Wednesday, June 11, 2008

WHEN LIFE DEALS YOU BLOW-DOWNS, MAKE FIREWOOD

And that's what we're doing.



Our campground lost 13 large locust trees during a sudden, violent thunderstorm yesterday afternoon.





Miraculously, not a single RV, car, or truck was hit, and no one was injured. The seven trees that came down on campsites came down on unoccupied ones.




One tree just brushed the backs of two RV's, leaving leaves but not a scratch.

Two of the trees brought down power lines, snapping an electric pole and throwing its transformer to the ground.








An Asplundh truck came and cut the branches away from the downed lines within a couple hours, but about half the campground was without power until repairs were made around midnight.
I wish I'd been there to watch and photograph the removal of the old pole and setting of a new one.

Besides the power lines and trees, all we lost were some picnic tables. And thankfully, none of the ones Steve has recently rebuilt.

About a dozen Black Angus cattle, who live in the pasture directly behind our camper, huddled together during the storm, facing away from the wind, and continued unconcernedly cropping and munching grass while hailstones bounced off their heads and backs. Dang, wish I had a picture of that...

Steve was away and missed the show. I was home in our rig, feeling the wind rock the camper like a boat, watching trees come down outside, and pondering where I'd be safest: inside, since trees and hailstones were dropping outside; or outside, since a camper, trailer, or vehicle is the worst place to be if a tornado is imminent, as I thought it might be. I'm not afraid of storms, in fact I'm somewhat of an enthusiast, and I wasn't frightened -- considering my options was a practical, academic issue. I just kept watching out the window towards the wind and if I'd seen a funnel cloud coming, I'd have abandoned ship, but there was none. I'm pretty sure what we had was a microburst.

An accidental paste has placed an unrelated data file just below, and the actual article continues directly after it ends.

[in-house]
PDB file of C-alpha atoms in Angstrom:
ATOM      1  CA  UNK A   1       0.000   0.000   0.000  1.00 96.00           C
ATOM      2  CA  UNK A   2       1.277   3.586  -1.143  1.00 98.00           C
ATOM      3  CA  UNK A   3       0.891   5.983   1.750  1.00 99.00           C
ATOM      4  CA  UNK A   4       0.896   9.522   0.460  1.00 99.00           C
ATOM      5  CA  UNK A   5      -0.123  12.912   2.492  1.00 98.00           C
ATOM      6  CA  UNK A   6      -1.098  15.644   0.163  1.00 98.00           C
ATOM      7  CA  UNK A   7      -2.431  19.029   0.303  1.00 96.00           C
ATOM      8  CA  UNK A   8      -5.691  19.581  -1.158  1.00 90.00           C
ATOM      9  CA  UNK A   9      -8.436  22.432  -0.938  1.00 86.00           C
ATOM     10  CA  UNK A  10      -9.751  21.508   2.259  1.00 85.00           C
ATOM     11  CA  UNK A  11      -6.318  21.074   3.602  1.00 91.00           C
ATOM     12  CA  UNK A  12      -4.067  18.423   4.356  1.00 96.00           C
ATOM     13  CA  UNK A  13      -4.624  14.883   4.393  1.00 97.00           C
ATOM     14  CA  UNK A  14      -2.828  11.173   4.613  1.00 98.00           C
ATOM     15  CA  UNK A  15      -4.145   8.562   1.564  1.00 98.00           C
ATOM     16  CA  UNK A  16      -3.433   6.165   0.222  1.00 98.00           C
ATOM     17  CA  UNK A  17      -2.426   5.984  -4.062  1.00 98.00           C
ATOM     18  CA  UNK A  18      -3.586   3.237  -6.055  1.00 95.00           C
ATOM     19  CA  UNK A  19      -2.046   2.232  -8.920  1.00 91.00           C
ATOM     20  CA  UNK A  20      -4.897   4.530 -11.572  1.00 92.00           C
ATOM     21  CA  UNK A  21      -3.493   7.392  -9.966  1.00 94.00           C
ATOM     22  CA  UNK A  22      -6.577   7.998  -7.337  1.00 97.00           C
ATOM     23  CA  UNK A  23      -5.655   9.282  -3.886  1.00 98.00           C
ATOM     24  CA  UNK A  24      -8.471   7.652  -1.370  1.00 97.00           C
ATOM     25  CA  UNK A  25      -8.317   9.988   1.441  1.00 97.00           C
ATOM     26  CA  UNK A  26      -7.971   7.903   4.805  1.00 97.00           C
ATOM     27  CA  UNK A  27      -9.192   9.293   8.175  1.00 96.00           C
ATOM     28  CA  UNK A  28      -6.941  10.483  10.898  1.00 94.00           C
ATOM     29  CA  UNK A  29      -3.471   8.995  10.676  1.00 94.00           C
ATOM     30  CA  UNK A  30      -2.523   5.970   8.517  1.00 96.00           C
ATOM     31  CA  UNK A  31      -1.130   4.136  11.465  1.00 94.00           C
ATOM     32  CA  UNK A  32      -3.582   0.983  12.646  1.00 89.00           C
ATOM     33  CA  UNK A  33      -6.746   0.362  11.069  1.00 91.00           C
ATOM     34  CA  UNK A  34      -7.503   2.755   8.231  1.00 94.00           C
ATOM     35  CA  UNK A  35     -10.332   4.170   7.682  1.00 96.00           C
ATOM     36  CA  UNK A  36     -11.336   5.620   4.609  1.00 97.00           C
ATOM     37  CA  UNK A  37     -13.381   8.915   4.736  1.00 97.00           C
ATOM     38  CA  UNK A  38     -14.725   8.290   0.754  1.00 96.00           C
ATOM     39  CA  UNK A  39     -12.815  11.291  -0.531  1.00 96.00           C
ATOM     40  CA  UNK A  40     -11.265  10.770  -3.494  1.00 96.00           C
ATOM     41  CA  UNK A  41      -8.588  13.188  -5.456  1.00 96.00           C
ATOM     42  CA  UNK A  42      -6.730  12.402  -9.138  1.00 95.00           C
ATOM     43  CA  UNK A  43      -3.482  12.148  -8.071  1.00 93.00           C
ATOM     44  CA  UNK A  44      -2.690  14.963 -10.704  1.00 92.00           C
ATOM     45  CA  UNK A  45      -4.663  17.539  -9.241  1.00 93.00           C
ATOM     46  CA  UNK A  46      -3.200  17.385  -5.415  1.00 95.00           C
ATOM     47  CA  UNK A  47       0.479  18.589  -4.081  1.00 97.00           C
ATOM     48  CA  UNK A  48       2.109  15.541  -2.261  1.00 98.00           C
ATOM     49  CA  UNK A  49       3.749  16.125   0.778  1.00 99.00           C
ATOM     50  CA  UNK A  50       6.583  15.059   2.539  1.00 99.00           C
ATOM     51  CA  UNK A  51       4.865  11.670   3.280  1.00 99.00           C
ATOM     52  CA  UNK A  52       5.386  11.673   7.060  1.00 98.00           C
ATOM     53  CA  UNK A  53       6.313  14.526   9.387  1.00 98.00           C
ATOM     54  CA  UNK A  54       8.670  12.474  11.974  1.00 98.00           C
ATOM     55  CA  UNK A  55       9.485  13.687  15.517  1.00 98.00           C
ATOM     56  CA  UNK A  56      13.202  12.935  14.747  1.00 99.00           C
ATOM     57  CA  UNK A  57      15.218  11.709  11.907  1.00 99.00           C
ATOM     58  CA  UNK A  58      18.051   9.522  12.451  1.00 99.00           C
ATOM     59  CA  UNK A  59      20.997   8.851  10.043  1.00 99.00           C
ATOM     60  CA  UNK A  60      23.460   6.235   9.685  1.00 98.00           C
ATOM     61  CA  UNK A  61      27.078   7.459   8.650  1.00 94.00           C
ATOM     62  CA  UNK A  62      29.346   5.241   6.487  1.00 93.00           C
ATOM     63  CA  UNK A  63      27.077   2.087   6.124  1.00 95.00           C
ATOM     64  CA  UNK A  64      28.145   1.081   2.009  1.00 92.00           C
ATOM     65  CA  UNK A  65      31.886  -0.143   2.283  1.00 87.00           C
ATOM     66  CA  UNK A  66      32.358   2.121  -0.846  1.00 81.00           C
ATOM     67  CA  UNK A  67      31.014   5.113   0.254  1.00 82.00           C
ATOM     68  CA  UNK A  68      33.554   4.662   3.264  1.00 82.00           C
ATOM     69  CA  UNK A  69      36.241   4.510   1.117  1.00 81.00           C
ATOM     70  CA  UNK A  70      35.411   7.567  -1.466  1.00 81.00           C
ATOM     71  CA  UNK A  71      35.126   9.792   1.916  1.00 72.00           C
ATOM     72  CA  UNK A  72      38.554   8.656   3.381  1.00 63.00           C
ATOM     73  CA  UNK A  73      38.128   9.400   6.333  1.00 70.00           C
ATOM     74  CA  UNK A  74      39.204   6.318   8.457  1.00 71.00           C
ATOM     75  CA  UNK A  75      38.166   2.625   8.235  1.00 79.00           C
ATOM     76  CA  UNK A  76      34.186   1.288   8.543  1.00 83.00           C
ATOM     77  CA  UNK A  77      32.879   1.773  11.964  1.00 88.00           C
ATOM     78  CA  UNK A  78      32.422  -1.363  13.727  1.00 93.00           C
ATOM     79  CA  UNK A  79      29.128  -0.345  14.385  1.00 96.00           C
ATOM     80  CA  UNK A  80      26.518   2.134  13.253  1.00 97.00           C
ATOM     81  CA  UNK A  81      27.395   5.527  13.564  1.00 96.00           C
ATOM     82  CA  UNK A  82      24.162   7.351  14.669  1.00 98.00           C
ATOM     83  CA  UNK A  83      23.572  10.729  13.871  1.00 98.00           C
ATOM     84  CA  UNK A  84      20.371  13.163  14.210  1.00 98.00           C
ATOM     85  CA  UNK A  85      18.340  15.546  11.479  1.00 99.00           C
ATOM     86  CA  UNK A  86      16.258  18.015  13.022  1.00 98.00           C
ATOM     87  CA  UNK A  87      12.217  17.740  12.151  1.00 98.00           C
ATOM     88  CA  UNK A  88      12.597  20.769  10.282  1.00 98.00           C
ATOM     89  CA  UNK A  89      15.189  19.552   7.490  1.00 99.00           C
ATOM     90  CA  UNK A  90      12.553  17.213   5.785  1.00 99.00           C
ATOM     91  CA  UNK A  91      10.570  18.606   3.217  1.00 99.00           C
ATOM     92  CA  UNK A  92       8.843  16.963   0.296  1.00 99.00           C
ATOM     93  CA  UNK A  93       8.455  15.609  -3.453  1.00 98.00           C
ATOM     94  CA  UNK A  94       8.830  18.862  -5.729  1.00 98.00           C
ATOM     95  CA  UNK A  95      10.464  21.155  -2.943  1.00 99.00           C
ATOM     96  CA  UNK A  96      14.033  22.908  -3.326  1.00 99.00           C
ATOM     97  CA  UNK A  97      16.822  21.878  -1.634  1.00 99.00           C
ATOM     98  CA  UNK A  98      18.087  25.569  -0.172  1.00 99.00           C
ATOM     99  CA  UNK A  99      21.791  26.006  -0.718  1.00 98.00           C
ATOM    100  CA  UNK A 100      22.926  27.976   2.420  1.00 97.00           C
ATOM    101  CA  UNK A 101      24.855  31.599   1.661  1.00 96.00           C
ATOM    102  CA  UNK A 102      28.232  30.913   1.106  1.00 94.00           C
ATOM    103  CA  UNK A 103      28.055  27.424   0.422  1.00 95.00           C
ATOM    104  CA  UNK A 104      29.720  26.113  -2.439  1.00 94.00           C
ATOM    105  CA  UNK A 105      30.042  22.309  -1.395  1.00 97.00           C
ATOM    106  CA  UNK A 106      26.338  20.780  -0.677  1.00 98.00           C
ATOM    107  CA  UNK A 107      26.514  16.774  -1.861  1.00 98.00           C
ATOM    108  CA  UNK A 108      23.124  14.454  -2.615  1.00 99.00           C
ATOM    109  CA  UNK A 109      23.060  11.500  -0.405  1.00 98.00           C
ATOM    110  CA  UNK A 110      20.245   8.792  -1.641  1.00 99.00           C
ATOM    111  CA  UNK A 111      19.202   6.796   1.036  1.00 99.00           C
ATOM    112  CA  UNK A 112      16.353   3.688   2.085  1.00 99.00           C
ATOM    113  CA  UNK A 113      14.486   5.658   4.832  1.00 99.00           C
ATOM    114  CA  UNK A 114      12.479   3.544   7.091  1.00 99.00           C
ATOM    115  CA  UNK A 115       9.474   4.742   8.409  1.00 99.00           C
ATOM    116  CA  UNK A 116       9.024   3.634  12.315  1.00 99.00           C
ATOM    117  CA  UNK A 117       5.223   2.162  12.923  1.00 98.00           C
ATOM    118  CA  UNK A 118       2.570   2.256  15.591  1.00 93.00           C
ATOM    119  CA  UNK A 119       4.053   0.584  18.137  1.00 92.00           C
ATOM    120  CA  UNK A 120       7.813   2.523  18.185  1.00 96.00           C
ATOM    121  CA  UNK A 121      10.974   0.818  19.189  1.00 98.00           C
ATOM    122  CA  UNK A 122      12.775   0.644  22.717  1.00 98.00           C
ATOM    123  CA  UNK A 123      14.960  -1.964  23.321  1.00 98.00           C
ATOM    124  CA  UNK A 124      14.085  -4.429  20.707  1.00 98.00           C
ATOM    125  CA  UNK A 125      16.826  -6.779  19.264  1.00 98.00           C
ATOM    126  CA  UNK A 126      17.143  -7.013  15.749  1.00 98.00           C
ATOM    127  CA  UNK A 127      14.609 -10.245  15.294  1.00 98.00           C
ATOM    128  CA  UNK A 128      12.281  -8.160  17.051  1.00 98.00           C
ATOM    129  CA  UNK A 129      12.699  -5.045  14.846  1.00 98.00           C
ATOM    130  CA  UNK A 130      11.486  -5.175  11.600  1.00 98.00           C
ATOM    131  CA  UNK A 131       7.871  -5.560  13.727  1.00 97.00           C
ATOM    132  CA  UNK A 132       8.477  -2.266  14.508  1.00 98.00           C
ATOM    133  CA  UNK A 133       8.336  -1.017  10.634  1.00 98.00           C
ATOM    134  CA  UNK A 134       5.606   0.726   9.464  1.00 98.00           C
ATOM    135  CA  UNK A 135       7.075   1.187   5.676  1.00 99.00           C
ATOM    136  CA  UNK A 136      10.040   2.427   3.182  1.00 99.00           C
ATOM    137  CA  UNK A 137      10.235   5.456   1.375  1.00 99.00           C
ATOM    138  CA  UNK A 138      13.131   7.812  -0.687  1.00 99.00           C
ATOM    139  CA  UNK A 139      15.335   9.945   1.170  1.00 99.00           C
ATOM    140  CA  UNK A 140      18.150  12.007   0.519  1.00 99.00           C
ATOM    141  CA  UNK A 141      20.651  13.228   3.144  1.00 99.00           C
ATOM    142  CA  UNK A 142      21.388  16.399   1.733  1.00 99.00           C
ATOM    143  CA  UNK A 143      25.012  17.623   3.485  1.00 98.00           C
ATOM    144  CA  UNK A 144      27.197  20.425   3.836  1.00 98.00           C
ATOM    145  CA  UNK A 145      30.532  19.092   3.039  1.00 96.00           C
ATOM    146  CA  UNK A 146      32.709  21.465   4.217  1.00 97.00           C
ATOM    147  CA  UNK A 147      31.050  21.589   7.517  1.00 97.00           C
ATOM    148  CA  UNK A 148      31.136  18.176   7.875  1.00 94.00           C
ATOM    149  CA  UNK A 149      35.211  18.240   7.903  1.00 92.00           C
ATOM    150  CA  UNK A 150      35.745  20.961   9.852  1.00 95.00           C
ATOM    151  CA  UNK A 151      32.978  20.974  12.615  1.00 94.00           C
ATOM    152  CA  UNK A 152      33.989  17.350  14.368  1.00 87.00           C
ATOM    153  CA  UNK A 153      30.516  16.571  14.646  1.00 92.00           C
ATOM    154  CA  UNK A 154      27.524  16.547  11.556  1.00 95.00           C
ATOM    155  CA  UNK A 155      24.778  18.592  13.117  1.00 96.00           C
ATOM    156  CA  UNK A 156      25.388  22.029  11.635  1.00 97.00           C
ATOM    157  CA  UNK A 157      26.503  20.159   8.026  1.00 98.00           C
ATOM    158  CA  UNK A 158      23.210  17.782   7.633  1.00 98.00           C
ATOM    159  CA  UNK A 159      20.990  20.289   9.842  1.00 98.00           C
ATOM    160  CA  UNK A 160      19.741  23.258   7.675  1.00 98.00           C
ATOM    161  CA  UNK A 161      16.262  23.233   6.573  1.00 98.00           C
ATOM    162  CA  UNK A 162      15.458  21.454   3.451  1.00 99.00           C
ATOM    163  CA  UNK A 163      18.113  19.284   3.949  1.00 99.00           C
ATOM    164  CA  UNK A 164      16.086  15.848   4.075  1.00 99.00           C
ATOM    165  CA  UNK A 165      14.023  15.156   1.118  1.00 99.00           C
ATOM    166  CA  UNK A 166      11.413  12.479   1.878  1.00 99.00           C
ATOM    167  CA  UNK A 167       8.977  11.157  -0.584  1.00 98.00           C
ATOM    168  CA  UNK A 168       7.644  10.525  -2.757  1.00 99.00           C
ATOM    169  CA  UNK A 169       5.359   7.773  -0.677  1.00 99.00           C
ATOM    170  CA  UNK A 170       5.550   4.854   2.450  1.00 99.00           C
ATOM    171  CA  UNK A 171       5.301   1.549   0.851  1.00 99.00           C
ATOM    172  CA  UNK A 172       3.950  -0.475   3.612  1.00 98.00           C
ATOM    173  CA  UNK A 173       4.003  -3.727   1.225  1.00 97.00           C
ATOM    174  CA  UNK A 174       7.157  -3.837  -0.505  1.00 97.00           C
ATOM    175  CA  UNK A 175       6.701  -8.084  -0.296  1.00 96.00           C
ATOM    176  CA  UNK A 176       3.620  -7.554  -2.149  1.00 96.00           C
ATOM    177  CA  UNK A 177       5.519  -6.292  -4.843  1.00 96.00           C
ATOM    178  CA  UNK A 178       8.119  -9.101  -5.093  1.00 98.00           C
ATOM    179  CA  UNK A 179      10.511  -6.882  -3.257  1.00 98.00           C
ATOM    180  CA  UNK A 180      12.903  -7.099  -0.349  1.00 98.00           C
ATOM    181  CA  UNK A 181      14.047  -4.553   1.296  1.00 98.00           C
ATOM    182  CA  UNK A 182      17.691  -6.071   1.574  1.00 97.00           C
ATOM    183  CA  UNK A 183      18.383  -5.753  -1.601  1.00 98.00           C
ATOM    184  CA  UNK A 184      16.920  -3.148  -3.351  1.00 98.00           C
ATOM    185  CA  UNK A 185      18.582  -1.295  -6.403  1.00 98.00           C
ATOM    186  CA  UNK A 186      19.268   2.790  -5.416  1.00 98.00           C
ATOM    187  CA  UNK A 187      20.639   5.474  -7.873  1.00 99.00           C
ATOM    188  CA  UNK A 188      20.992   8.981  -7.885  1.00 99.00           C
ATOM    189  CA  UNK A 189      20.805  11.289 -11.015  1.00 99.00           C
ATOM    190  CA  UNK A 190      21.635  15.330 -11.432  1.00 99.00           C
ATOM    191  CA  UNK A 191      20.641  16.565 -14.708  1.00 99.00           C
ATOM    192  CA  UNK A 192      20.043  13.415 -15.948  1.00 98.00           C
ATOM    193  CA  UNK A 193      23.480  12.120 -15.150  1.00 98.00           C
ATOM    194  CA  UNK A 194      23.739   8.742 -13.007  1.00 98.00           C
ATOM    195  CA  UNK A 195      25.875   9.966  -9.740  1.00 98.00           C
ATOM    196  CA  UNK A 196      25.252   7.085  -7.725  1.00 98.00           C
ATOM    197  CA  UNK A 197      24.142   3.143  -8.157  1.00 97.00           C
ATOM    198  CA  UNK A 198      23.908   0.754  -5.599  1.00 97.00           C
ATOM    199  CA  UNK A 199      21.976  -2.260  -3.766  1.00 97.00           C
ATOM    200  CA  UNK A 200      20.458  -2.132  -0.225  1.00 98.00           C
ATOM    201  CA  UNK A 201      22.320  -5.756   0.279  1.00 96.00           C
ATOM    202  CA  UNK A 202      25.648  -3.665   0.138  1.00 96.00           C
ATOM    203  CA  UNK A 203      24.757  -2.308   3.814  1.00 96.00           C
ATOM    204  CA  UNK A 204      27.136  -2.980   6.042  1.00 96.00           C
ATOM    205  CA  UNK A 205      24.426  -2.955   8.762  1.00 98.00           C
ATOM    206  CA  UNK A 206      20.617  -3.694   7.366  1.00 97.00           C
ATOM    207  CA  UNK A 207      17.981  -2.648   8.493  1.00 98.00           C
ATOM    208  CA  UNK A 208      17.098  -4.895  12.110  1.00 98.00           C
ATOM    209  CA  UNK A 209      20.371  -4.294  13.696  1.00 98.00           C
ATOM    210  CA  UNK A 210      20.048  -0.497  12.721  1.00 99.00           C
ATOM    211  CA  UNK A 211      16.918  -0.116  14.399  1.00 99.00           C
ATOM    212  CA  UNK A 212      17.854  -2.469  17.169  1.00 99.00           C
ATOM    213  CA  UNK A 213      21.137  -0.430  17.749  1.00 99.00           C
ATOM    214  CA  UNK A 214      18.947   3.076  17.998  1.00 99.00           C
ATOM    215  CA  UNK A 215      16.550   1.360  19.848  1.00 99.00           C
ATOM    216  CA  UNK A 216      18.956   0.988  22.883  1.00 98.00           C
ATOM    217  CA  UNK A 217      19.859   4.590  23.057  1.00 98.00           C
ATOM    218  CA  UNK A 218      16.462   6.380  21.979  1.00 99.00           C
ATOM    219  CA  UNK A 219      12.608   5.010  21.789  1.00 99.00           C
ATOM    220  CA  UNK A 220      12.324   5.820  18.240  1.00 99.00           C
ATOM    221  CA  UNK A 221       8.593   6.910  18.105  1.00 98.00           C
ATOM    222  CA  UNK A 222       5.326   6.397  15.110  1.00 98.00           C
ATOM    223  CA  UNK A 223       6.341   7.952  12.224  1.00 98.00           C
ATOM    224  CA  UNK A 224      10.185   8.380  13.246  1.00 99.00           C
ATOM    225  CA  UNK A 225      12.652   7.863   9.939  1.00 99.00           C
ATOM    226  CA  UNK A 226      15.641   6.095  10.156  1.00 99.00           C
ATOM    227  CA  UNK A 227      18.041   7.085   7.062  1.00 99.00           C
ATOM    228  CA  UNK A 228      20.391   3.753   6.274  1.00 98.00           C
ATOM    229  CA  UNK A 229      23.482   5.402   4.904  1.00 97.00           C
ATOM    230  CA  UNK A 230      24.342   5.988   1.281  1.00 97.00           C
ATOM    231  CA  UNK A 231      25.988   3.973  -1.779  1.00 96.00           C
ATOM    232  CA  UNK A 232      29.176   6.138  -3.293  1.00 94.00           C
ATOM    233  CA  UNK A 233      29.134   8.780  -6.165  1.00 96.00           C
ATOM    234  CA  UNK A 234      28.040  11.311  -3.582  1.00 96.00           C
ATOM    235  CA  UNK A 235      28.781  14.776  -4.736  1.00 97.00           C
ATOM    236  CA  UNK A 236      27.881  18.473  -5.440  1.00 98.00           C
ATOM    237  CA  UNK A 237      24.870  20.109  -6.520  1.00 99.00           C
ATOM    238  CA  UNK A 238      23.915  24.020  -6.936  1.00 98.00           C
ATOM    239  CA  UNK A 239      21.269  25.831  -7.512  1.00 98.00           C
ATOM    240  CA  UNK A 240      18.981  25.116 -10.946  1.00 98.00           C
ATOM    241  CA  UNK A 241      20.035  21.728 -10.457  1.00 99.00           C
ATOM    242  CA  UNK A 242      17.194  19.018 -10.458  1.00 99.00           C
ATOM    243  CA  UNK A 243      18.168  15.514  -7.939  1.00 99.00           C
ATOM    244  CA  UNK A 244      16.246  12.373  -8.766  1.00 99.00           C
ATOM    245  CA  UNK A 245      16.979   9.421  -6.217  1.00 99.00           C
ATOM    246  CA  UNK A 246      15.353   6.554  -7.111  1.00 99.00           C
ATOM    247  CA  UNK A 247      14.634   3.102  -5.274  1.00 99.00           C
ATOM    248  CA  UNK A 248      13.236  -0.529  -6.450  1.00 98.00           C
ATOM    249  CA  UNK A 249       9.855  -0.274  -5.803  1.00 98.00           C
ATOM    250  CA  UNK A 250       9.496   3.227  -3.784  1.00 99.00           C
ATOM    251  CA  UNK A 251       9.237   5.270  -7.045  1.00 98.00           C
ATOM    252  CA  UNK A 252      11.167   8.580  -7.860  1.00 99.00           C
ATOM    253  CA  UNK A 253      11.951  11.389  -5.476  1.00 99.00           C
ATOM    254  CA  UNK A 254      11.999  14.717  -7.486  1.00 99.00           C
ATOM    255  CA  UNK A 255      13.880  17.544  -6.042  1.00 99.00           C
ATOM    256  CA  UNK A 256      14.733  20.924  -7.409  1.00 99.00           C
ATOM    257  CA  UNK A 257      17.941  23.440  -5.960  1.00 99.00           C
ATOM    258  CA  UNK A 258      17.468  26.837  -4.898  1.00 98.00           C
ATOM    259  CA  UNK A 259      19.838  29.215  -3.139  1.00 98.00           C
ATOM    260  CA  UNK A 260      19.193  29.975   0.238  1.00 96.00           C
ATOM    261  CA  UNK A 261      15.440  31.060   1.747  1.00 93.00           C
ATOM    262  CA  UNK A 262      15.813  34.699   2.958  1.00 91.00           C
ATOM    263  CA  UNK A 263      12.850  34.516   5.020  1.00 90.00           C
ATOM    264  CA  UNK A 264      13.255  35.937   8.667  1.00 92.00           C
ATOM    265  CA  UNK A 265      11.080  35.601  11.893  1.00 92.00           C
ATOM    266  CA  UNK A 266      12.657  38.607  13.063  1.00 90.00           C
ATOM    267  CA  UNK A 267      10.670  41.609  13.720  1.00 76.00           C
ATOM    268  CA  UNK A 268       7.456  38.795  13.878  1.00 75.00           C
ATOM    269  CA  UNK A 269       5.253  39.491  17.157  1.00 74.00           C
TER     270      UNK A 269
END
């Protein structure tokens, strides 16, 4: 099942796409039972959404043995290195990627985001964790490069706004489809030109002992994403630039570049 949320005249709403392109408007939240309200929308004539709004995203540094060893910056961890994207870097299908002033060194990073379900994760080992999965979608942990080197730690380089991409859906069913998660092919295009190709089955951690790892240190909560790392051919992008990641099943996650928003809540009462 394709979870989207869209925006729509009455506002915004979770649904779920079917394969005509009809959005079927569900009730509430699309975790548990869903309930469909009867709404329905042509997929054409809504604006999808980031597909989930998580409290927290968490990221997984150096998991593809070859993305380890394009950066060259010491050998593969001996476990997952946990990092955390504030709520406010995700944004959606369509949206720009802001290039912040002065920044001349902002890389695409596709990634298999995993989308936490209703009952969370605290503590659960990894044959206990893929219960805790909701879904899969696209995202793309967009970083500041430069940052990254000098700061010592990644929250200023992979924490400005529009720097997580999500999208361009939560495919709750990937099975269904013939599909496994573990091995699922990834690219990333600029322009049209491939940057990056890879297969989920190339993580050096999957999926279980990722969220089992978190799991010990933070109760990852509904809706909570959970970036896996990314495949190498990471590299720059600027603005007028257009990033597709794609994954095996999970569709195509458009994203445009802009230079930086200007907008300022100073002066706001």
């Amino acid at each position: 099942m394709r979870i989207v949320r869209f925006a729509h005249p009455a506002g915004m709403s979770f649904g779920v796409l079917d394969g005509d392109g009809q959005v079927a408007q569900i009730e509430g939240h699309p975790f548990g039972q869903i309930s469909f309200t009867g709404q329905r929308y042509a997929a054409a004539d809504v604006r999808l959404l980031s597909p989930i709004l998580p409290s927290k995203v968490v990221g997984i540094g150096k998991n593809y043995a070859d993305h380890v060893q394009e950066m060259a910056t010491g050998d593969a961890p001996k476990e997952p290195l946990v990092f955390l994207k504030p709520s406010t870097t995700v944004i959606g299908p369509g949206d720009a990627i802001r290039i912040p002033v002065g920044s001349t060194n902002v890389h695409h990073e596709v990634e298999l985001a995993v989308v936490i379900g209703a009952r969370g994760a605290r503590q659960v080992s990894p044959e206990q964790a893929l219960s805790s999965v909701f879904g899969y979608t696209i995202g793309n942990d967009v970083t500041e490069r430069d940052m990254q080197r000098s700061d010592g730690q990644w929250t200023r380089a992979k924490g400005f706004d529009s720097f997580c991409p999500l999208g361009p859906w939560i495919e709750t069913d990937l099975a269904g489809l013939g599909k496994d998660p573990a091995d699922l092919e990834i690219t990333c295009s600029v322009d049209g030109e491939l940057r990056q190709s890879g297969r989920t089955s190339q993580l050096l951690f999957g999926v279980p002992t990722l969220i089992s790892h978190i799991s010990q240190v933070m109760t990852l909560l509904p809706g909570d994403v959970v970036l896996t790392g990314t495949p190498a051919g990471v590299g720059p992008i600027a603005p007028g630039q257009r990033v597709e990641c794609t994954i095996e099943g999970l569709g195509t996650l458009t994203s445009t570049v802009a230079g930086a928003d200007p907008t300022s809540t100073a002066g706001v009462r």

So today, cleanup started. It took four of us, with two chainsaws, an axe, and a lawn tractor attached alternately to a chain and a brush trailer, 6 hours to clear 2 campsites, and 5 are left.

Since no one got hurt, and no RV's or vehicles were damaged, I'm enjoying this whole experience. I'm looking forward to cleaning up some more tomorrow.

We're going to have a lot of campfire wood.

6 comments:

ShirleyPerly said...

OMG, it seems a miracle that no vehicles or people were injured! You are very brave to have stayed in your camper alone through that. I'm sure I would have headed to the nearest building with a solid foundation. Have fun cleaning up!

Jade Lady said...

I'm so glad you're ok and that no one at the campsite was hurt. Sounds like quite a workout for all of you doing the cleanup!

Me, myself, I get quite frightened with storms.

*jeanne* said...

Man, that looks all too familar!

After all our watches & warnings 2 nights ago, NOTHING happened here. (Much to my delight.) Just heat lightning and thunder for hours on end. (Much to my disquiet.)

Then when the sirens went off, I screamed, grabbed the cat and lay low in the basement for the majority of the night.

Yup. A brand new storm-o-phobe, me. Wonder how long it'll take THIS to wear off?

fiberjoy said...

Locust is great firewood! Rivals oak in long-burning and btu output.

Good hard work! :-)

Jeff said...

Those are some scary photos. Glad no one was hurt!

It sounds like you're pretty busy, but if you have any downtime, consider this a tag. :-)

Anne said...

Wow, that was some burst. I kinda miss violent storms until I remember how much (insurable) damage they can cause. I'll stick with wildfires and earthquakes.

Glad everyone is OK, including those incredibly stoic cattle.